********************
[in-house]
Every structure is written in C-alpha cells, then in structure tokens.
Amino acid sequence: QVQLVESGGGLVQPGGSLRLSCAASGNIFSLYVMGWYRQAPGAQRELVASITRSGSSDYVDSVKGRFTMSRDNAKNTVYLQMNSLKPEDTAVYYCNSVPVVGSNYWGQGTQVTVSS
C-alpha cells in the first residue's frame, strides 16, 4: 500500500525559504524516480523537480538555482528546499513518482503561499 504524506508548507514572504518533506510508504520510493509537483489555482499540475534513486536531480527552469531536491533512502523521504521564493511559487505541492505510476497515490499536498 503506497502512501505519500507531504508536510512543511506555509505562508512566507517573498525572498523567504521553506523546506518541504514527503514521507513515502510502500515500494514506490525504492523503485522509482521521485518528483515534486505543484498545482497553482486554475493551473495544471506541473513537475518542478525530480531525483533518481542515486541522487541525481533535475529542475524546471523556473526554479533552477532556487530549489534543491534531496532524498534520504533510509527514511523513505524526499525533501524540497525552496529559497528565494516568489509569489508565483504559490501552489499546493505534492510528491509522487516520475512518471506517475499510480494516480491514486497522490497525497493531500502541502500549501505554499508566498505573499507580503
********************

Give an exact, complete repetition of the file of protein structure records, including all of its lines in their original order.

[in-house]
Every structure is written in C-alpha cells, then in structure tokens.
Amino acid sequence: QVQLVESGGGLVQPGGSLRLSCAASGNIFSLYVMGWYRQAPGAQRELVASITRSGSSDYVDSVKGRFTMSRDNAKNTVYLQMNSLKPEDTAVYYCNSVPVVGSNYWGQGTQVTVSS
C-alpha cells in the first residue's frame, strides 16, 4: 500500500525559504524516480523537480538555482528546499513518482503561499 504524506508548507514572504518533506510508504520510493509537483489555482499540475534513486536531480527552469531536491533512502523521504521564493511559487505541492505510476497515490499536498 503506497502512501505519500507531504508536510512543511506555509505562508512566507517573498525572498523567504521553506523546506518541504514527503514521507513515502510502500515500494514506490525504492523503485522509482521521485518528483515534486505543484498545482497553482486554475493551473495544471506541473513537475518542478525530480531525483533518481542515486541522487541525481533535475529542475524546471523556473526554479533552477532556487530549489534543491534531496532524498534520504533510509527514511523513505524526499525533501524540497525552496529559497528565494516568489509569489508565483504559490501552489499546493505534492510528491509522487516520475512518471506517475499510480494516480491514486497522490497525497493531500502541502500549501505554499508566498505573499507580503